If we do allow increased implementation, there are still additional, more material challenges that existing and future surveillance camera systems face. For example, the 75 cameras in San Francisco cost an estimated $900,000 after three years, with research done by UC Berkeley in 2009 that contended that the system was not effective at all at reducing crime. However, in other surveillance systems around the world, it can be shown that the benefits outweigh the costs. London constitutes a poignantly successful case in point.
In addition to license plate readers that match the numbers to a national database and the ability to identify the driver of each vehicle, police constantly monitor the system in order to stop potential terrorist acts. The system in London costs about $4 million, but this less than one percent of the total cost of damages incurred from two major London bombings in 1992 and 1993 . Moreover, London police are able to read about 48 million license plates a year, find 1-2 stolen vehicles a week and arrest 250 wanted suspects a year compared to only a few stolen vehicles a year before implementation of the system . This efficiency is made possible with the use of over 91,000 cameras throughout London’s boroughs and subway system. With the aid of better facial recognition software and other recognition software such as for package exchanges in New York City, these systems have the potential to aid police forces in quickly identifying culprits of crimes a bit more serious than late vehicle registration.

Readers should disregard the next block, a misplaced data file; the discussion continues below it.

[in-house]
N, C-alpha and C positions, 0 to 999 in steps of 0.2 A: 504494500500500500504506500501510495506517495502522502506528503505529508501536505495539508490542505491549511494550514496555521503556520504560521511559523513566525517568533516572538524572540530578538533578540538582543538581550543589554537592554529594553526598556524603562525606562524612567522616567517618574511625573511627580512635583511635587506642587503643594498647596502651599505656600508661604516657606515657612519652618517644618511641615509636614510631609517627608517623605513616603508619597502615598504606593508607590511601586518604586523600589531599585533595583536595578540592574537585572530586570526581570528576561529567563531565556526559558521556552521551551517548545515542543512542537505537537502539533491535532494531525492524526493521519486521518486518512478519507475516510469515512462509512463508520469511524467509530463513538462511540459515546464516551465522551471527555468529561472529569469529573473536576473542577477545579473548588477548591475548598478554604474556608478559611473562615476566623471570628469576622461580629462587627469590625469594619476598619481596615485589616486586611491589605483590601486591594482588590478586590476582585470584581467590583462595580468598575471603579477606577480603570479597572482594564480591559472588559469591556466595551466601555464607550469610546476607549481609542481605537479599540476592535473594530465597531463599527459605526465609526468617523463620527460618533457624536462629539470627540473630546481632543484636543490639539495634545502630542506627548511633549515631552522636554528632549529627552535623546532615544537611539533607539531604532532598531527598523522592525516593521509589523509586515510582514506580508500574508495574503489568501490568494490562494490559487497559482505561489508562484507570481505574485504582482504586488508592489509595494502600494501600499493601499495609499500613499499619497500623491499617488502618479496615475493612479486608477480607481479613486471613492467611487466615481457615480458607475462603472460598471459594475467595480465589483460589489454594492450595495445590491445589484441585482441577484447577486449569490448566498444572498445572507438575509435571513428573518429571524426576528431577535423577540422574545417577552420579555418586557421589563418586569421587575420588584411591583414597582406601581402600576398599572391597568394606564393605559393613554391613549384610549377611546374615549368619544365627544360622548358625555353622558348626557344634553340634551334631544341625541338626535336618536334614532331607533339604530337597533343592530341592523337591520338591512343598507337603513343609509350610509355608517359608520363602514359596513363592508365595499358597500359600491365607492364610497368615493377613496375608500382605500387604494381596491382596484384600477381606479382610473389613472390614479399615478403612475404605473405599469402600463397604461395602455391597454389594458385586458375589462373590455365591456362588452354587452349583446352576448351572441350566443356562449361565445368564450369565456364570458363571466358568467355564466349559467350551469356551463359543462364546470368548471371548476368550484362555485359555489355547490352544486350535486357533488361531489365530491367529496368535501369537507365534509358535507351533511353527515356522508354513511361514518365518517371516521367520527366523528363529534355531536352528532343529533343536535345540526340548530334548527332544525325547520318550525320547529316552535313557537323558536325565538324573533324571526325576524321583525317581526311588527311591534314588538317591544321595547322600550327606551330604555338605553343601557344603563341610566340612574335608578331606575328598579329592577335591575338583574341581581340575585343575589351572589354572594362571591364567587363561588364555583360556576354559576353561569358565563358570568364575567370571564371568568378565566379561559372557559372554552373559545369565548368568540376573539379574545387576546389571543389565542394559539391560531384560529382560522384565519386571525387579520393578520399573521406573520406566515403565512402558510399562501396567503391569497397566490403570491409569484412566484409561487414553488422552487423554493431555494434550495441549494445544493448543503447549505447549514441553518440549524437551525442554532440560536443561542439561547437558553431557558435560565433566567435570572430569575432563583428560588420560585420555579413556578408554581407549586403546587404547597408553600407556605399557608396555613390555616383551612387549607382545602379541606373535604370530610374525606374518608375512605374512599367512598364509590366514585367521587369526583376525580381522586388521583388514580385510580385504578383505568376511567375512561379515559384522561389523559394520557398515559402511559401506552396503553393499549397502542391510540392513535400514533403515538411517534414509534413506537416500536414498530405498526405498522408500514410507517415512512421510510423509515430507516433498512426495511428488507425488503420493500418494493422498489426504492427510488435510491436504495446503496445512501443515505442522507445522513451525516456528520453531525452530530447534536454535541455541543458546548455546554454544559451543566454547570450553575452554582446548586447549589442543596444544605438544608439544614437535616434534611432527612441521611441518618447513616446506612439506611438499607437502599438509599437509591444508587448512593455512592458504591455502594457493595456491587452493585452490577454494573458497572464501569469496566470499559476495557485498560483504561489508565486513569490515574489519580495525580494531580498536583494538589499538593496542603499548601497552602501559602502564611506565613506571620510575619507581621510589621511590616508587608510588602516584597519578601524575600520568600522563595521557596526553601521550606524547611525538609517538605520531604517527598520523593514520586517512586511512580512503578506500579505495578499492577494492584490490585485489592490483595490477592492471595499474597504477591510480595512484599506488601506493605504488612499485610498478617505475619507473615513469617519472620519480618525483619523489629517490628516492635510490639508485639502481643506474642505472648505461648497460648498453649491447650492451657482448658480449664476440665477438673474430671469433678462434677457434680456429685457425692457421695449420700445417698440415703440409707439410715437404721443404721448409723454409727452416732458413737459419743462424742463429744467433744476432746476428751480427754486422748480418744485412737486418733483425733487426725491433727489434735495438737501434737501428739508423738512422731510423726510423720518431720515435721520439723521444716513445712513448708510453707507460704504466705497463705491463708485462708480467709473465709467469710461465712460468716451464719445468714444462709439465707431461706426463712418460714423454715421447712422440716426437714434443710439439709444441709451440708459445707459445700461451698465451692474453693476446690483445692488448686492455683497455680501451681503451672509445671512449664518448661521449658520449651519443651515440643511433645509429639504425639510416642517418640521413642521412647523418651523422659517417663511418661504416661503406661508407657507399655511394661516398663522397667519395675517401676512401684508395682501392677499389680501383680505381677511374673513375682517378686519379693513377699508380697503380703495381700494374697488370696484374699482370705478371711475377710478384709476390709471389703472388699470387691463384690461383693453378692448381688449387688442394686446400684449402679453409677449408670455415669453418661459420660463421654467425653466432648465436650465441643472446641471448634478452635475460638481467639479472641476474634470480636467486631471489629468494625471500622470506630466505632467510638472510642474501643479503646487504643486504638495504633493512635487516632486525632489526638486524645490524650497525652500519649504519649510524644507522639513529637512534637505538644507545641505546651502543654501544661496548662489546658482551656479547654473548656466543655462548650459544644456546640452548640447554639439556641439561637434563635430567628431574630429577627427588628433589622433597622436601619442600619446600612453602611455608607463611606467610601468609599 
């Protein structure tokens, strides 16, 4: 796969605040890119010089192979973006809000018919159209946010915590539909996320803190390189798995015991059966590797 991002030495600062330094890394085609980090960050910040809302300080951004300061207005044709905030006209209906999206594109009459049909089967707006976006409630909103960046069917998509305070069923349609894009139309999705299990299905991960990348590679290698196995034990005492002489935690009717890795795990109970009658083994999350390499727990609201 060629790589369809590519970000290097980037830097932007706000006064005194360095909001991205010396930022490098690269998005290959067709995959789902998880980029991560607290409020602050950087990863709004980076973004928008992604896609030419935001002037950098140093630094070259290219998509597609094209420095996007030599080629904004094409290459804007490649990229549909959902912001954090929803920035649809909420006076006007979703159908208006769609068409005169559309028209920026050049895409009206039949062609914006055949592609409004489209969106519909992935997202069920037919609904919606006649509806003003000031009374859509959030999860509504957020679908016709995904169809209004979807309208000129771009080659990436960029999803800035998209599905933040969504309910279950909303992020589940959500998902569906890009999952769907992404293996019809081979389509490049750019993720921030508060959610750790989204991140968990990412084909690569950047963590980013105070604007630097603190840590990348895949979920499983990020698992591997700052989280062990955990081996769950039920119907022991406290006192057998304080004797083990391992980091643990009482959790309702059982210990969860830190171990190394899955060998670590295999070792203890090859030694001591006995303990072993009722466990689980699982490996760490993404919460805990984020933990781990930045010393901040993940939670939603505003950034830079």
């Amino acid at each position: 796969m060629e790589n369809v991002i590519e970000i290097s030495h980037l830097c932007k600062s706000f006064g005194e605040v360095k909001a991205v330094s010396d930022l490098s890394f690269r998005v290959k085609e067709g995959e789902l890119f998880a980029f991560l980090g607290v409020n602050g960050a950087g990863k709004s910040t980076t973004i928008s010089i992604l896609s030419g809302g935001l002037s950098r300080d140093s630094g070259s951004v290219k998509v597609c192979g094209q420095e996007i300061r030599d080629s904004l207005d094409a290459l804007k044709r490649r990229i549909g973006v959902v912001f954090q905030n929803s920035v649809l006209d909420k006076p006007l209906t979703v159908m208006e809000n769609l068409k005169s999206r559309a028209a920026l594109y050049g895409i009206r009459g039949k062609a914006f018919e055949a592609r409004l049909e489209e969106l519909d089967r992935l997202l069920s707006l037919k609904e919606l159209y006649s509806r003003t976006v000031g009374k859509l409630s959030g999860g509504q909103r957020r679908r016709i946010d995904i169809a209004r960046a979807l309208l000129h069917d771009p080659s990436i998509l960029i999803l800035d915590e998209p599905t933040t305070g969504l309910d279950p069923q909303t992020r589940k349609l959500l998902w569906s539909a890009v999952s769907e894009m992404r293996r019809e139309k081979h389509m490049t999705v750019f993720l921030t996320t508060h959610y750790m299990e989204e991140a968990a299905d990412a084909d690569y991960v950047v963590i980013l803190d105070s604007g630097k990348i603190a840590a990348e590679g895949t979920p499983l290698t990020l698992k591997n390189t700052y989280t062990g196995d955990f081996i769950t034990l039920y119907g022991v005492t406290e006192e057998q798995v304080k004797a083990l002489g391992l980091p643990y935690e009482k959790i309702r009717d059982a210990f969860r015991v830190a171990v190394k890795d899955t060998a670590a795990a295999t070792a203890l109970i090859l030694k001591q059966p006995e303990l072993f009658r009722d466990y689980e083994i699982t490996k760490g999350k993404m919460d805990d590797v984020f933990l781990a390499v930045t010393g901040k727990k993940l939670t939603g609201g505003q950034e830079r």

Although privacy concerns and questions of cost-effectiveness still burden citywide surveillance proposals in the long-term, safety and security of American citizens weighs too heavily. Small towns and suburban areas can still be devastatingly affected by similar terrorists with the intent to strike fear, cause mayhem or kill—no one can forget the Sandy Hook Elementary School shooting earlier this year. But, cities have a bigger population in a more condensed area, both in terms of living space in general and during large-scale events such as the Boston Marathon. Having surveillance cameras gives law enforcement officials an eyewitness where there may have been none due to an initial lack of particularly suspicious activity. This is especially true of Boston where there was a lot of people at the event, all were focused on the marathon itself and no one could tell at the time that the suspects were planning an attack. Though some may be uncomfortable with the idea of constantly being watched, Big Brother may prove to be a substantial aid in our time of need when cries for justice demand immediate action from our law enforcement officials.
Title photo by Jonathan McIntosh
German surveillance photo by gruntzooki
London surveillance photo by Danny McL